The editorial categories are research topics that have guided researchers during the recovery phase and continue to be the impetus behind the Documents Project’s digital archive and the Critical Documents book series. Developed by the project’s Editorial Board, each of the teams analyzed this framework and adapted it to their local contexts in developing their research objectives and work plans during the Recovery Phase. Learn more on the Editorial Framework page.
This article by Mathias Goeritz looks at the level of plastic integration achieved by the Benito Juárez Multifamily Urban Unit, a project under the architectural direction of Mario Pani and Enrique del Moral, working together with the plastic artist, Carlos Mérida. The author makes a proposal that is redolent of twentieth-century ideology: he encourages a resurgence of the desire to have some unity among the various arts. This idea is suggested within an environment of extreme individualism, in which some individuals are trying to find a new and genuinely common style that might become the overall expression of the period. In Mexico, as Goeritz points out, integration has been attempted several times, by certain architects such as Luis Barragán, who chose as his collaborator the painter Jesús Reyes Ferreira; or by Mario Pani, who invited José Clemente Orozco, Carlos Mérida, and Germán Cueto to join him.
Goeritz identifies the challenges inherent in this kind of integration: it must be a joint work of both the artist and the architect, with neither taking a dominant role, as long as the plastic creation is not used to decorate some abstract academism (very popular with architects), which generally means a simple exterior ornamentation of the architectural values and not a true integration at all. Integration, according to Goeritz, does not consist in placing a painting or a work of plastic art in front or on top of a building. In his opinion, both Carlos Mérida and Pani, the architect, fully understood that when they worked on the Benito Juarez multifamily project.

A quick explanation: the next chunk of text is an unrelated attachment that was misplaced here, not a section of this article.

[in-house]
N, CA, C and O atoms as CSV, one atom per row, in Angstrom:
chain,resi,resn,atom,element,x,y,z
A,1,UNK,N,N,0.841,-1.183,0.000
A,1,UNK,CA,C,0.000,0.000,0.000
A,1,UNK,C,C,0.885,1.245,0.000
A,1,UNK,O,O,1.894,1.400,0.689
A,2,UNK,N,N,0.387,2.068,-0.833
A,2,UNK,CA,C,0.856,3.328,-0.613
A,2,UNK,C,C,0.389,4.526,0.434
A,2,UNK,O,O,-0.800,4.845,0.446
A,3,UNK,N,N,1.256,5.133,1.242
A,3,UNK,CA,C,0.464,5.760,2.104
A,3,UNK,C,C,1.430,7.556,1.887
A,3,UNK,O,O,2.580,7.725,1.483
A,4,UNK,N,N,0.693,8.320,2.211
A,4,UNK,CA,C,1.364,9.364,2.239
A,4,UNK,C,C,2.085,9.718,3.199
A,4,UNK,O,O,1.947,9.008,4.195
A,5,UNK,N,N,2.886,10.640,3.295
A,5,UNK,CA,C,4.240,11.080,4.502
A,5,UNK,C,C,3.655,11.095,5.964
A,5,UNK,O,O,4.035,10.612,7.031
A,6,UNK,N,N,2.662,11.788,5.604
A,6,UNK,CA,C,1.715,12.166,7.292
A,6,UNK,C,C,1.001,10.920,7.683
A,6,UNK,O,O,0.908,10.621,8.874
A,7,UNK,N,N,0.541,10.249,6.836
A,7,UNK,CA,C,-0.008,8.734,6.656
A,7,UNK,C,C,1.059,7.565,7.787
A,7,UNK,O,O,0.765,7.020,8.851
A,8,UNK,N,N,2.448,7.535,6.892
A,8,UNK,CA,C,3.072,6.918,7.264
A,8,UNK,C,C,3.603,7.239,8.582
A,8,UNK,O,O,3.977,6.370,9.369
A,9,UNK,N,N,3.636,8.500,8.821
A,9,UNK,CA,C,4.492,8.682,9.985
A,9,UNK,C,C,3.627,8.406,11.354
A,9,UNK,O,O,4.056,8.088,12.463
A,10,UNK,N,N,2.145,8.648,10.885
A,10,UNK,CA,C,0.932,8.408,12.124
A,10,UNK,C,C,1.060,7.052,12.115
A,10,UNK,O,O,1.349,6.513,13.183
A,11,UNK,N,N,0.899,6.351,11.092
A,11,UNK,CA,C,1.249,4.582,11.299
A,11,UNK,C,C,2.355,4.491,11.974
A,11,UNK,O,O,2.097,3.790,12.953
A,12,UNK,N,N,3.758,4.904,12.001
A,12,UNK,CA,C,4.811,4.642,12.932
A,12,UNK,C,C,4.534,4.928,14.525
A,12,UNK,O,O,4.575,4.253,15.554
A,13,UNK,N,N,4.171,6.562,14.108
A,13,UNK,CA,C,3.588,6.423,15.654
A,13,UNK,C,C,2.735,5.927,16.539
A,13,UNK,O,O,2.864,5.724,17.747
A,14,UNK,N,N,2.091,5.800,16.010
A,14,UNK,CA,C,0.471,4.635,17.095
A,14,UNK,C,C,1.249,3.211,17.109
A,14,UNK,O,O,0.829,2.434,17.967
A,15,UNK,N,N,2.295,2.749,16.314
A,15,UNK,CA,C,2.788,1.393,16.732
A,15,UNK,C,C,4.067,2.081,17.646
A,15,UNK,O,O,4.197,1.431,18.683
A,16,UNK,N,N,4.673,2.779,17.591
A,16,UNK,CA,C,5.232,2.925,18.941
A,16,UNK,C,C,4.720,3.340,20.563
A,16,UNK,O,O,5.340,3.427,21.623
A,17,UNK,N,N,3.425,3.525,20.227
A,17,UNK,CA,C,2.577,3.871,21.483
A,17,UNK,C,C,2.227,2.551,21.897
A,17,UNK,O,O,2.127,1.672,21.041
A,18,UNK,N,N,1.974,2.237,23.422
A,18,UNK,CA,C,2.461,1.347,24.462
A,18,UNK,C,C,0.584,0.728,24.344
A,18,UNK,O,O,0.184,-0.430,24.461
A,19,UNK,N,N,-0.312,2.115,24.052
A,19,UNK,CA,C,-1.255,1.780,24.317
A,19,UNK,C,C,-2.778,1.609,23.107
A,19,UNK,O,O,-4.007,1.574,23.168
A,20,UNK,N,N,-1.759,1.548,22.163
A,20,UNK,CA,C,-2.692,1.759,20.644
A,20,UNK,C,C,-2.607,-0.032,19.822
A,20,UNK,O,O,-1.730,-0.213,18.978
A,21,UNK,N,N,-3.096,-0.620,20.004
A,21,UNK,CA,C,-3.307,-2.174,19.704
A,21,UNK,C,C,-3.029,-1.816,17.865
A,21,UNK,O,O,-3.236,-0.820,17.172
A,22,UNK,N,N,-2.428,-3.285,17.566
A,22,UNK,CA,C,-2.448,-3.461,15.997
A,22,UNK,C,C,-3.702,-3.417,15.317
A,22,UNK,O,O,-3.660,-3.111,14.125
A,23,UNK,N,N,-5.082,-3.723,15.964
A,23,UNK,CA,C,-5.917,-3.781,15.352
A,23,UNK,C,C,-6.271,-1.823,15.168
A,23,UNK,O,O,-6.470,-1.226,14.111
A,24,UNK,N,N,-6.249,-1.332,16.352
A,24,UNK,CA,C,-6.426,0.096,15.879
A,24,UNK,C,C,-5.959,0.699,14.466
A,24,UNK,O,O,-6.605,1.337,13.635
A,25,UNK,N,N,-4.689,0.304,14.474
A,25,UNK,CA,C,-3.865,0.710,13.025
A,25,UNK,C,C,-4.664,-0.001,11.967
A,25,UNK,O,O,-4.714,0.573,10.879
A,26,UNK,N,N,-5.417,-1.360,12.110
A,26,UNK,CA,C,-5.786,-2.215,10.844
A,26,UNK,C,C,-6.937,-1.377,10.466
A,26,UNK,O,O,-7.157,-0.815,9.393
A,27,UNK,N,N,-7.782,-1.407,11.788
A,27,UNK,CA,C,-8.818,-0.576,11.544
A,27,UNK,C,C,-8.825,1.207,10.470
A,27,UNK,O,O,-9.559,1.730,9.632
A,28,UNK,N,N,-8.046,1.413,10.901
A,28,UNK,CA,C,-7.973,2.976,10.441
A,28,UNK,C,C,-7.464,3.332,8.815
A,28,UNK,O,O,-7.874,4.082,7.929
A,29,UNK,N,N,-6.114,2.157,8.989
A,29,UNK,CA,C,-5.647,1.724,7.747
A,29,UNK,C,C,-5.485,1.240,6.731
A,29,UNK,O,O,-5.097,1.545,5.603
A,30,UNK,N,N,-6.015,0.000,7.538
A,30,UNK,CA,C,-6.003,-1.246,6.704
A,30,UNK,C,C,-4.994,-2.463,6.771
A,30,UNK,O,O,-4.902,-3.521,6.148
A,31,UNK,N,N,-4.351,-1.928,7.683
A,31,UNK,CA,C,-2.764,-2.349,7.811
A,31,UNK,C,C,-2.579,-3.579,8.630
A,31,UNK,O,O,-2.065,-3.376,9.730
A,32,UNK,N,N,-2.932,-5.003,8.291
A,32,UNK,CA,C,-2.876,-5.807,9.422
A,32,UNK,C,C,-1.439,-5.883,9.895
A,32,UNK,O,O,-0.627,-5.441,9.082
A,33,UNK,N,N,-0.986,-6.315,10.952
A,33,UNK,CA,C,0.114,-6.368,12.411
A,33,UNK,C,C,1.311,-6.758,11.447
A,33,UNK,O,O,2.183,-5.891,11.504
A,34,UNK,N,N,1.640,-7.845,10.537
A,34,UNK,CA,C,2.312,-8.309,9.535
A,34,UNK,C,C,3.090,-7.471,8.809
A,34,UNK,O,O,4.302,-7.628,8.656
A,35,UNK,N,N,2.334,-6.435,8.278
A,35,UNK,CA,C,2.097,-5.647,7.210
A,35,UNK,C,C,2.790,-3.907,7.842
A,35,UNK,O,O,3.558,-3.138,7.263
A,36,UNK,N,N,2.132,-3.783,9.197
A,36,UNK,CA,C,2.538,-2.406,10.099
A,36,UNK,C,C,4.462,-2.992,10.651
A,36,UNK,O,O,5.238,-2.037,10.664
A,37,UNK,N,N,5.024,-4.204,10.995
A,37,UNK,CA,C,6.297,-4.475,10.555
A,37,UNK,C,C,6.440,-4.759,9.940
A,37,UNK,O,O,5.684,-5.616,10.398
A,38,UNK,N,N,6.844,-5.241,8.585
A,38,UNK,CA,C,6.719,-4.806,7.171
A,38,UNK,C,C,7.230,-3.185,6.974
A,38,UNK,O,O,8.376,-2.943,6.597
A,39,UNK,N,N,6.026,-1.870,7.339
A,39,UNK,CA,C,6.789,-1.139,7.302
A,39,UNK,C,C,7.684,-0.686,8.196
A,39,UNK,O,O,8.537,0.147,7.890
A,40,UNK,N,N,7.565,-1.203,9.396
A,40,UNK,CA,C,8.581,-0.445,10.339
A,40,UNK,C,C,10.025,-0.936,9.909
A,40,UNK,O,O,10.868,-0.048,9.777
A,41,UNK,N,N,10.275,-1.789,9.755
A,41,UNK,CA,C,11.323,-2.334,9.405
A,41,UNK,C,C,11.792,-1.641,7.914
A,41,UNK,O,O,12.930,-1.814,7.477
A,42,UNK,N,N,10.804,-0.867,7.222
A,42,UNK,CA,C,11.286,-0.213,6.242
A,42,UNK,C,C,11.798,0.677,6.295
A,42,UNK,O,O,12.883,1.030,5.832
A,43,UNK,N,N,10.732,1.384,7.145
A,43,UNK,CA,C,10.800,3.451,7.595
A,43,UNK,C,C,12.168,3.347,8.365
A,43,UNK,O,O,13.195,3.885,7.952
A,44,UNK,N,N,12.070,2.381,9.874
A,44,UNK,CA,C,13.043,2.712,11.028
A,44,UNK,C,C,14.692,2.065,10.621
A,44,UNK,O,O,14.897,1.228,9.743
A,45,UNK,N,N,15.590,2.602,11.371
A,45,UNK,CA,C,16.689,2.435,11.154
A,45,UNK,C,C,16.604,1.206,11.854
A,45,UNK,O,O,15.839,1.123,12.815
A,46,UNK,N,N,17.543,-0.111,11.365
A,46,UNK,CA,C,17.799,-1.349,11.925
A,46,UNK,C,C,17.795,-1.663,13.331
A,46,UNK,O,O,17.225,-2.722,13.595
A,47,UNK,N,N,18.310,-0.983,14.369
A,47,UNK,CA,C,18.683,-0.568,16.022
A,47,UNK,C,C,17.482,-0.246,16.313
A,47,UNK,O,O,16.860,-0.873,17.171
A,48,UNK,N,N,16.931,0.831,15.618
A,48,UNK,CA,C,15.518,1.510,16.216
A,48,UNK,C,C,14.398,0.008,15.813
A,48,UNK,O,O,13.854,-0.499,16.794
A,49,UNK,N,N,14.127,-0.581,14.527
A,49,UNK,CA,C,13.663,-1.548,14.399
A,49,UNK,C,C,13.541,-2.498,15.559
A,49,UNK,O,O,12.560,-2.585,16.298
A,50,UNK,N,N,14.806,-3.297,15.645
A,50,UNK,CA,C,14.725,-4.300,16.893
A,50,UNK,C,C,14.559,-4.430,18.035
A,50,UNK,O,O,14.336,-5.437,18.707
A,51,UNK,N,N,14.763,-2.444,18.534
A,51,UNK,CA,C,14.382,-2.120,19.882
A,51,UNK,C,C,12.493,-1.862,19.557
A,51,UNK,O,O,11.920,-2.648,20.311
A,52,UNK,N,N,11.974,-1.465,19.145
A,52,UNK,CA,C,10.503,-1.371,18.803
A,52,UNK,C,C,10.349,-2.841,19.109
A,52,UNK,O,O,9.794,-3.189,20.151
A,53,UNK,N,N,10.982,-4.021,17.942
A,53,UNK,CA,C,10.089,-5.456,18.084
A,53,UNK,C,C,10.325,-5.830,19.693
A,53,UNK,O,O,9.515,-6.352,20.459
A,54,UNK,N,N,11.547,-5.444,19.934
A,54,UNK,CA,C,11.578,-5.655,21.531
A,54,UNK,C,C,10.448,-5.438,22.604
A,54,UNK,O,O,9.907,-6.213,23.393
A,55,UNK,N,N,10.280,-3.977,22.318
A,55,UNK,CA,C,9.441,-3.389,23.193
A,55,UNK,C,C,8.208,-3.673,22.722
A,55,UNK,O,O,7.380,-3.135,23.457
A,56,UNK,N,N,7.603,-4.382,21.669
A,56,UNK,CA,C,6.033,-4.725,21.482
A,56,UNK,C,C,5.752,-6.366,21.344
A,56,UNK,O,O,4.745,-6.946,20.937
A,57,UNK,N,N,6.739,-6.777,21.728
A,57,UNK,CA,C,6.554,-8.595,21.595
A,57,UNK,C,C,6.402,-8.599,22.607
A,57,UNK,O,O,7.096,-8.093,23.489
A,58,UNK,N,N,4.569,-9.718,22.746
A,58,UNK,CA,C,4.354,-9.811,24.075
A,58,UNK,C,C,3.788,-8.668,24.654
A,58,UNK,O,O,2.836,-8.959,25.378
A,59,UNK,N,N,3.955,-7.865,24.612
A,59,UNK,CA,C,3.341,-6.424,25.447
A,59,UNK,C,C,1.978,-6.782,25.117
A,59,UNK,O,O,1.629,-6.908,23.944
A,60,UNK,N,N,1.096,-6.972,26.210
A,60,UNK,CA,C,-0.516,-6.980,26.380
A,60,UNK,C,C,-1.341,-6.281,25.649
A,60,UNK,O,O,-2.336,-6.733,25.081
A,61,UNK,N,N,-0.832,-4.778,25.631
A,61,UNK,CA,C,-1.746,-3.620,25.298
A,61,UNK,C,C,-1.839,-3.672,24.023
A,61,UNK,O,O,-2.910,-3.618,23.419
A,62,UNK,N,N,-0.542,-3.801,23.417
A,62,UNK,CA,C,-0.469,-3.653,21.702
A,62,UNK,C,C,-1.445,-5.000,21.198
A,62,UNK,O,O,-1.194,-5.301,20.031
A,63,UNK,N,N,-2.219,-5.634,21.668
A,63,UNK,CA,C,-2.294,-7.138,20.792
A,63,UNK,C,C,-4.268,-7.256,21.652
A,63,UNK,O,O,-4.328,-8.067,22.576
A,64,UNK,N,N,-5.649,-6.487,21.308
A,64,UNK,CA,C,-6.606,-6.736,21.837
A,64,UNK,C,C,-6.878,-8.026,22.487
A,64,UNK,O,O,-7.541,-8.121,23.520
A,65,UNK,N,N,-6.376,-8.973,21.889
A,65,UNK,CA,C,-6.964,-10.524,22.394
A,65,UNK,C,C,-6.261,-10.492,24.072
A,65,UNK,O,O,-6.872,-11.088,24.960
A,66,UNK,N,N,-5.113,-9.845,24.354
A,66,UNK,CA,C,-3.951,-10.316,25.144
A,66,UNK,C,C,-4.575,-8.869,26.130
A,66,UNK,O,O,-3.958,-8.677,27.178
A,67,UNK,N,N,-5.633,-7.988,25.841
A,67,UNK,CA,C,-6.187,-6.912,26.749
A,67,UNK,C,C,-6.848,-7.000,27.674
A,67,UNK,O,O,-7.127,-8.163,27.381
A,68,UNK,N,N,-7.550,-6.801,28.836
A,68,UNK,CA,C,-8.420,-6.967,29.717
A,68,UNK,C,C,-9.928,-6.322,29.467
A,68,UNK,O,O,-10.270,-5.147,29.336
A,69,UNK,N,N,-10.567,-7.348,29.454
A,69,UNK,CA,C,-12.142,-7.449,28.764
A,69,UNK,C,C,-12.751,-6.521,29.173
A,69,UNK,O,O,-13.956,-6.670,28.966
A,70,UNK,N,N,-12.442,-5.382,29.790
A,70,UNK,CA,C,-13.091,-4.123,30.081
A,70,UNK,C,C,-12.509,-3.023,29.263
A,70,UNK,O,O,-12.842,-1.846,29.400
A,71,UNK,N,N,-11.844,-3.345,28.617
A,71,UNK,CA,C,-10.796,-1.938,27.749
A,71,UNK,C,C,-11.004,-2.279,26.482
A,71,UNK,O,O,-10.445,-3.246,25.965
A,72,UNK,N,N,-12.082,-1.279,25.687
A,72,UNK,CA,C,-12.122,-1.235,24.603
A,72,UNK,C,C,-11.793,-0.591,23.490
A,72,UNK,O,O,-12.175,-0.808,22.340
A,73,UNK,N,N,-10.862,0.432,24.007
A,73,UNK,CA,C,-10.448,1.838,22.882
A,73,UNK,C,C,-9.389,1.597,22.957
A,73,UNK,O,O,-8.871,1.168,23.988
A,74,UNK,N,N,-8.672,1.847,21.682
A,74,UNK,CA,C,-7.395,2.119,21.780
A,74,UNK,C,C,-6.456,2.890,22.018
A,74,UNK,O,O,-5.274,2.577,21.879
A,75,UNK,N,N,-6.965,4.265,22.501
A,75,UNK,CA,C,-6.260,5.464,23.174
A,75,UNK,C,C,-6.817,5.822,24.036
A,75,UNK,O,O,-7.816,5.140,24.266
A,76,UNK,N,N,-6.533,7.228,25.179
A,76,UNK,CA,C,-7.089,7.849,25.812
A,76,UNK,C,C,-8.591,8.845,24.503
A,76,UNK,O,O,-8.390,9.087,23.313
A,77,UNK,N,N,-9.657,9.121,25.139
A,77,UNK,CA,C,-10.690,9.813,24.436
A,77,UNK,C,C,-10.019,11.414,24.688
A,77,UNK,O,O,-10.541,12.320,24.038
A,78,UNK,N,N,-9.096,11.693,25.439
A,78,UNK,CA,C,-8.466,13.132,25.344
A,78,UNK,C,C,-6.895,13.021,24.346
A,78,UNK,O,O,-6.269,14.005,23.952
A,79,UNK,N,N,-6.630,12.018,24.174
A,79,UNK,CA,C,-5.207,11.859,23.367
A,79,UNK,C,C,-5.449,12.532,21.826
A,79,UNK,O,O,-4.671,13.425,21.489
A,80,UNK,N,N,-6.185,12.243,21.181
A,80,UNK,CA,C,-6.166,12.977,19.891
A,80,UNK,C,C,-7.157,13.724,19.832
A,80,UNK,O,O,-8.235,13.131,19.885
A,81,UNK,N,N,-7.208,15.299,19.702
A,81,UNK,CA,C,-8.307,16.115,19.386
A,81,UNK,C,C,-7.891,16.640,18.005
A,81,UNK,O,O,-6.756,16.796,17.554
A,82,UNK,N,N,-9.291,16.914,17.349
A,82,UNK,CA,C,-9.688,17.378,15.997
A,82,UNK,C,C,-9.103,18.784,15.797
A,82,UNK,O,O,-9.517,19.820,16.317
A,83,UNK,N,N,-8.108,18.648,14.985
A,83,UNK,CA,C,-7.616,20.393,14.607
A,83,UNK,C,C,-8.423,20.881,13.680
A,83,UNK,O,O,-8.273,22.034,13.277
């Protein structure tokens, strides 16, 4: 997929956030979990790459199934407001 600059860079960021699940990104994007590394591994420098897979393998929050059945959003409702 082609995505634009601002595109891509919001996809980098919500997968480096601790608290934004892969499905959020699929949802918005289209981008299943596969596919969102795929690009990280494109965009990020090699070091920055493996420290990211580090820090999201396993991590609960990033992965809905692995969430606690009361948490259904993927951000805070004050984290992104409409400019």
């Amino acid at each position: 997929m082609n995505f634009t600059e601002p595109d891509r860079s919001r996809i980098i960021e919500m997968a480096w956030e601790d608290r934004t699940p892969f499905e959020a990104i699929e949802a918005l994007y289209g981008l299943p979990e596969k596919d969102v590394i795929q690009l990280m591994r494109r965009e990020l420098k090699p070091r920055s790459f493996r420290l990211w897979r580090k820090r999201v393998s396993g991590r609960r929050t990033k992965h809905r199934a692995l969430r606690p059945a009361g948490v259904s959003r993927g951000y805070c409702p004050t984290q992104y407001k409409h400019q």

In his article, Mathías Goeritz mentions four of the seven points on functional painting and plastic integration that were written by Carlos Mérida and originally published under the title “Statement” in the catalogue of his exhibition Carlos Mérida paintings 1948–1951 (New York: New Gallery, February 1952). Later, Mérida produced four more proposals and published them in the catalogue of his showing Carlos Mérida: projects, mockups, and samples of recent paintings [proyectos, maquetas y muestras de pinturas recientes] (Mexico City: Galería de Arte Mexicano, October 15–30, 1953).
Carlos Mérida was a driving force behind the integration of the plastic arts into architecture. The goal was to go beyond mere decorations for buildings and promote a genuine collaborative effort between architects and artists that begins at the architectural project’s conception. This movement in the mid-twentieth century opened the way for murals to do what they are still doing today: expressing “the national spirit” on the walls of public buildings as part of the evolution of Mexican plastic art since the revolution of 1910.